See more tips for avoiding common errors.
Upon receipt, applications will be evaluated for completeness and compliance with application instructions by the Center for Scientific Review and responsiveness by components of participating organizations, NIH. Applications that are incomplete, non-compliant and/or nonresponsive will not be reviewed.
Only the review criteria described below will be considered in the review process. Applications submitted to the NIH in support of the NIH mission are evaluated for scientific and technical merit through the NIH peer review system.
For this particular announcement, note the following:
The R61/R33 phased innovation grant supports investigation of novel scientific ideas or new interventions, model systems, tools, or technologies that have the potential for significant impact on biomedical or behavioral and social sciences research. A R61/R33 grant application is not required to have extensive preliminary data, background material or preliminary information, but these may be included if available. Appropriate justification for the proposed work can also be provided through literature citations, data from other sources, or, when available, from investigator-generated data. Accordingly, reviewers will focus their evaluation on the conceptual framework, the level of innovation, and the potential to significantly advance our knowledge or understanding. Reviewers will assign a single impact score for the entire application, which includes the R61 and R33 phases.
Does the project address an important problem or a critical barrier to progress in the field? Is the prior research that serves as the key support for the proposed project rigorous? If the aims of the project are achieved, how will scientific knowledge, technical capability, and/or clinical practice be improved? How will successful completion of the aims change the concepts, methods, technologies, treatments, services, or preventative interventions that drive this field?
In addition, specific to this FOA:
How likely is it that the proposed project will advance the understanding of neurovascular-blood unit regulation and advance the development of diagnostics and interventions? How appropriate are the overall goals to generating significant multidisciplinary investigations that respond to the overall objectives of the FOA, i.e., generating novel models for studies of the human BBB that will advance basic and translational science and/or therapy development?
Are the PD(s)/PI(s), collaborators, and other researchers well suited to the project? If Early Stage Investigators or those in the early stages of independent careers, do they have appropriate experience and training? If established, have they demonstrated an ongoing record of accomplishments that have advanced their field(s)? If the project is collaborative or multi-PD/PI, do the investigators have complementary and integrated expertise; are their leadership approach, governance and organizational structure appropriate for the project?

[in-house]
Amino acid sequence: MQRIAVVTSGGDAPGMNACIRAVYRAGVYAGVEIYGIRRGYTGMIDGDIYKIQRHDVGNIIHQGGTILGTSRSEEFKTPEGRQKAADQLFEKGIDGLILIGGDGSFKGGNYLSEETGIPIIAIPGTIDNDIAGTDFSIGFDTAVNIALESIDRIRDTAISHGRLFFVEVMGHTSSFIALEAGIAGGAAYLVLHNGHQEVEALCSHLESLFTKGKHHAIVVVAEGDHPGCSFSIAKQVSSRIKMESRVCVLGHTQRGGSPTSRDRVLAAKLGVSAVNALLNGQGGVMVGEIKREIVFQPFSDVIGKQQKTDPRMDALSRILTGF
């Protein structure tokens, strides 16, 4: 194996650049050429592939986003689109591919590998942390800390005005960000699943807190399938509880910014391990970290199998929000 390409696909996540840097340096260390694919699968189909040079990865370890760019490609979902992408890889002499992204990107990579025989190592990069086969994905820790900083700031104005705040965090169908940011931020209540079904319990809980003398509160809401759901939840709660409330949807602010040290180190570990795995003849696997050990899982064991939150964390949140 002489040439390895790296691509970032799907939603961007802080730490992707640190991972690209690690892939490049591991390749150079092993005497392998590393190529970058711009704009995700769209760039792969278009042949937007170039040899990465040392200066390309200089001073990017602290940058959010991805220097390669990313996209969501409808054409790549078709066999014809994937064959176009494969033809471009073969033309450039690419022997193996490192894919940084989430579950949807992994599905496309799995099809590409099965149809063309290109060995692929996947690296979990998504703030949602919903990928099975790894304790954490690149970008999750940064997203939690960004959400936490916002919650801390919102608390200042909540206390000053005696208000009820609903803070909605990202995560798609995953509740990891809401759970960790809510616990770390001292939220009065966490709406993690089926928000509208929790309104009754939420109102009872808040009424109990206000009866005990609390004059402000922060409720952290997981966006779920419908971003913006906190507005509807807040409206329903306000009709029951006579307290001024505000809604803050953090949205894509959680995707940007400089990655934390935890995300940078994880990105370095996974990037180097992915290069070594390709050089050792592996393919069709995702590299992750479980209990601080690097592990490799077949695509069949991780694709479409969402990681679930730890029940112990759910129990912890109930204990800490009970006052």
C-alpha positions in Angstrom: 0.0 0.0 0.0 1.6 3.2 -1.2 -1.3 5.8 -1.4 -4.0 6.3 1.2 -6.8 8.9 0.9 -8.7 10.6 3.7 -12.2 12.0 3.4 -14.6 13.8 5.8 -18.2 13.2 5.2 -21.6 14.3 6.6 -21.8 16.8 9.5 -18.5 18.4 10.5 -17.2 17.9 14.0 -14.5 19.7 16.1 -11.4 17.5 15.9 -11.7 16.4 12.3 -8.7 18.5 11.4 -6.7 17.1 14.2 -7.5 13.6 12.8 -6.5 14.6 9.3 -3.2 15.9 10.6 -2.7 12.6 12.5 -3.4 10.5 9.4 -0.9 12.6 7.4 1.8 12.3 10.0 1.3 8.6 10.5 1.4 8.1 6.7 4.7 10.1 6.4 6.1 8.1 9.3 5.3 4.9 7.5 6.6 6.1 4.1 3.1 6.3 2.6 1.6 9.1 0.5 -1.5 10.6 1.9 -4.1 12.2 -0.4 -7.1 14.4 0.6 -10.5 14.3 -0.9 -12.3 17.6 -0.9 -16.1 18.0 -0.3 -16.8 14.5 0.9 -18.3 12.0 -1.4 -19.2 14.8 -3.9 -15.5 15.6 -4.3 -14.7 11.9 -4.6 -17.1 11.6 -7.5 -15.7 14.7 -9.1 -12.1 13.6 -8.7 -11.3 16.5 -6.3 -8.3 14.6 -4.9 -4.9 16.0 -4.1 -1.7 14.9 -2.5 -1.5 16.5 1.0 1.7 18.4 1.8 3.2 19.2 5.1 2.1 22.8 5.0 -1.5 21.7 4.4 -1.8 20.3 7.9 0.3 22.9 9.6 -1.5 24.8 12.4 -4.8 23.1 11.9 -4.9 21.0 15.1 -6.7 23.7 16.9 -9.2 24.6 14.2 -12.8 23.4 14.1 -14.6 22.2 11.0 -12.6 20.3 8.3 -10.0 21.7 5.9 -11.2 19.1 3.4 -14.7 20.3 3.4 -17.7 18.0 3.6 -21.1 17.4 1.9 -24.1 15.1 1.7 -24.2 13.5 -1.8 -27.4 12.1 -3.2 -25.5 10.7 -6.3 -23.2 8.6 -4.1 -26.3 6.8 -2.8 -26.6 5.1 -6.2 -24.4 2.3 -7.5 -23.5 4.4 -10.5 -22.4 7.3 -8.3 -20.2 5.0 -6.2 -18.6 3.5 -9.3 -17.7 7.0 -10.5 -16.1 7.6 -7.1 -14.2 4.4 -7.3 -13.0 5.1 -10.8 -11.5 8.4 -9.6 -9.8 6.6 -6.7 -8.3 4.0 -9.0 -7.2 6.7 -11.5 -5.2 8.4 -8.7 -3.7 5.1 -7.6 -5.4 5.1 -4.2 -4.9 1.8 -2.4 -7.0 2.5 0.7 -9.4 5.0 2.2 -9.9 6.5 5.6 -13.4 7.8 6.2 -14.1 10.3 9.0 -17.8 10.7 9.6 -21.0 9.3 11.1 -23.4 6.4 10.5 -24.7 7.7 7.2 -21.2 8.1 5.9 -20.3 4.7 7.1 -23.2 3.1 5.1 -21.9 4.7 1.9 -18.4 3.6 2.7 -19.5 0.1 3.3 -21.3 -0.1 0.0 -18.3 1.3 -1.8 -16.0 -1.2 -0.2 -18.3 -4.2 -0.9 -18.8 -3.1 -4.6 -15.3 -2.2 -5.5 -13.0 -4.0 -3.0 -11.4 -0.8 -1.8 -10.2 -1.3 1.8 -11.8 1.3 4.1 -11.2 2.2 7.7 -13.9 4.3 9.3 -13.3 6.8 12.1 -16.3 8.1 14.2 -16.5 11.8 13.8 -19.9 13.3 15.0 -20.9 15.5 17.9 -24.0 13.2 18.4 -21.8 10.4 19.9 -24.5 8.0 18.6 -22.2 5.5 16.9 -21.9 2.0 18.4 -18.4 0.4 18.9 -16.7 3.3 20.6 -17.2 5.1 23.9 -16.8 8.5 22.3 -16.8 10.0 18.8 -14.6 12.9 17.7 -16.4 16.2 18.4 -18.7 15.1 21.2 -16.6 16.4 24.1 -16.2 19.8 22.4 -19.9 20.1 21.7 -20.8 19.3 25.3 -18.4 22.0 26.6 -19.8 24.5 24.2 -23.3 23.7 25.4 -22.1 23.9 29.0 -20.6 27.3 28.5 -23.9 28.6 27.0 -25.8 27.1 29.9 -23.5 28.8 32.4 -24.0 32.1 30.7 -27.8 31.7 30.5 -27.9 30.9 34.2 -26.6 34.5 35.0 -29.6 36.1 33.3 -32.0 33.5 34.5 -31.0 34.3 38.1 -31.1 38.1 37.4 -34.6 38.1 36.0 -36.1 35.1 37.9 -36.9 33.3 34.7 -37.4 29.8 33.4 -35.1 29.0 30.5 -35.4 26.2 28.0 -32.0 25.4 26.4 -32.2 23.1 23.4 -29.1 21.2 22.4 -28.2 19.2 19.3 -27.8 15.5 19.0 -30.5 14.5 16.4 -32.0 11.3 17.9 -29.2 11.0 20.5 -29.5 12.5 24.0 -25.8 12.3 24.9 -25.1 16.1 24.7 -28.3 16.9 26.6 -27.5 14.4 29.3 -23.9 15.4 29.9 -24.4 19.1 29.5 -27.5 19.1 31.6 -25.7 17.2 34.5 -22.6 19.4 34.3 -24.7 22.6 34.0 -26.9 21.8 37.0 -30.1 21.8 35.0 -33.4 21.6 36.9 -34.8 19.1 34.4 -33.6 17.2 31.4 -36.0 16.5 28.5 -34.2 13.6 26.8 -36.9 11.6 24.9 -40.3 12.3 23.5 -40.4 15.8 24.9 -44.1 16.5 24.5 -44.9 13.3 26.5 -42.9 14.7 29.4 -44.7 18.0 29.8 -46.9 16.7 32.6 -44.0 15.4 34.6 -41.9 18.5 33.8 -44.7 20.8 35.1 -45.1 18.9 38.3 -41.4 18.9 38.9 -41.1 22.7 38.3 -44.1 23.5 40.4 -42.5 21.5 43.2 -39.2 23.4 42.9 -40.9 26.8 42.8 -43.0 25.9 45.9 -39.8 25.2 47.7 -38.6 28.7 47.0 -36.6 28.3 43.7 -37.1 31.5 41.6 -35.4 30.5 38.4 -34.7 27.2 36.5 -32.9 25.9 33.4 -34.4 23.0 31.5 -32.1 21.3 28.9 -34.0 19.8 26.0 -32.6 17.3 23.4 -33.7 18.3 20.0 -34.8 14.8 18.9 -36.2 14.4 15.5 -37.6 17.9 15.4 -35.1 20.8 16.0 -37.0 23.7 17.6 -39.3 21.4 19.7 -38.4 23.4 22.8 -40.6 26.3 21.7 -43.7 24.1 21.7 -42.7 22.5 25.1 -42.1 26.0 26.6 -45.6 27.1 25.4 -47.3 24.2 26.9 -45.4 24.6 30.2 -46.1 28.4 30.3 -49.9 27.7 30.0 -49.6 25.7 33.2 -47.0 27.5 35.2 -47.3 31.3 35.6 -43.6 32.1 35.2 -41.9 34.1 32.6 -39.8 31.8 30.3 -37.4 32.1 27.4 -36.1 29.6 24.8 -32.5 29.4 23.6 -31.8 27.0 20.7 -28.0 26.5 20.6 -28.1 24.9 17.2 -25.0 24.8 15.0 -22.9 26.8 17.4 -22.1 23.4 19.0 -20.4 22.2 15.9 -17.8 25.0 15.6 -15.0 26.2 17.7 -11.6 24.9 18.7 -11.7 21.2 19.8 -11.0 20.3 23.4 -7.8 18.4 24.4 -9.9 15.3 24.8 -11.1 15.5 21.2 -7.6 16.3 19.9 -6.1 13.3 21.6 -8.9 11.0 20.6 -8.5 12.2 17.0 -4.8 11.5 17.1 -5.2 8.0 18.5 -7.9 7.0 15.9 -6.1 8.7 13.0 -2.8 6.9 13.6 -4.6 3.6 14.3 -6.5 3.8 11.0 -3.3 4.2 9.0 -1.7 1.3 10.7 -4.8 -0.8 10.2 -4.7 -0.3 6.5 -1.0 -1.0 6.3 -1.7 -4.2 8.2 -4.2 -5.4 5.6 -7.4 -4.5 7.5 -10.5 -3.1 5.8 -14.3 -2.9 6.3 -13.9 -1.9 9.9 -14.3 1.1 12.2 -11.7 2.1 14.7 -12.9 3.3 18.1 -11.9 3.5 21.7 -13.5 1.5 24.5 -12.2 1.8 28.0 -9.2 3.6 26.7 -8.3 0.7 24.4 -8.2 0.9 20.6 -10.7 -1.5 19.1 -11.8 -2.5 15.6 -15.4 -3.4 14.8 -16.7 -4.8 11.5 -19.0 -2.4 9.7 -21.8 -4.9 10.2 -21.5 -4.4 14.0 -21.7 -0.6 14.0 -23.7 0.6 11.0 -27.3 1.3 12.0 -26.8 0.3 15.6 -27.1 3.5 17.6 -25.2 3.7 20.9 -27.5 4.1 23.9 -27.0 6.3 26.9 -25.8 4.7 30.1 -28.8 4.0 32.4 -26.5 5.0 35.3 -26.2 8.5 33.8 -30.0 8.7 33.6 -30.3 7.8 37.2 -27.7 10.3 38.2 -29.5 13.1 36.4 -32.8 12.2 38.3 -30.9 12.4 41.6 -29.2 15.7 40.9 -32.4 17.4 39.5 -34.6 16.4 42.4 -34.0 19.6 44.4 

In addition, specific to this FOA:
What level of expertise and collaboration is demonstrated among the scientific fields relevant to this FOA; i.e., hematologists/vascular experts, neuroscientists, BBB tissue chip developers, disease experts, clinicians, tissue chip developers? To what extent is the leadership approach, governance and organizational structure appropriate for the project? Have collaborations been established or consultants identified to provide the appropriate depth and breadth of expertise required for the program? Is there evidence for appropriate communication and collaboration plans?
Does the application challenge and seek to shift current research or clinical practice paradigms by utilizing novel theoretical concepts, approaches or methodologies, instrumentation, or interventions? Are the concepts, approaches or methodologies, instrumentation, or interventions novel to one field of research or novel in a broad sense? Is a refinement, improvement, or new application of theoretical concepts, approaches or methodologies, instrumentation, or interventions proposed?
In addition, specific to this FOA:
How strong is the likelihood that the proposed R61 phase will result in the development or optimization of relevant and innovative in vivo or in vitro models that can be used to study the human neurovascular-blood unit?
Are the overall strategy, methodology, and analyses well-reasoned and appropriate to accomplish the specific aims of the project? Have the investigators included plans to address weaknesses in the rigor of prior research that serves as the key support for the proposed project ? Have the investigators presented strategies to ensure a robust and unbiased approach, as appropriate for the work proposed? Are potential problems, alternative strategies, and benchmarks for success presented? If the project is in the early stages of development, will the strategy establish feasibility and will particularly risky aspects be managed? Have the investigators presented adequate plans to address relevant biological variables, such as sex, for studies in vertebrate animals or human subjects?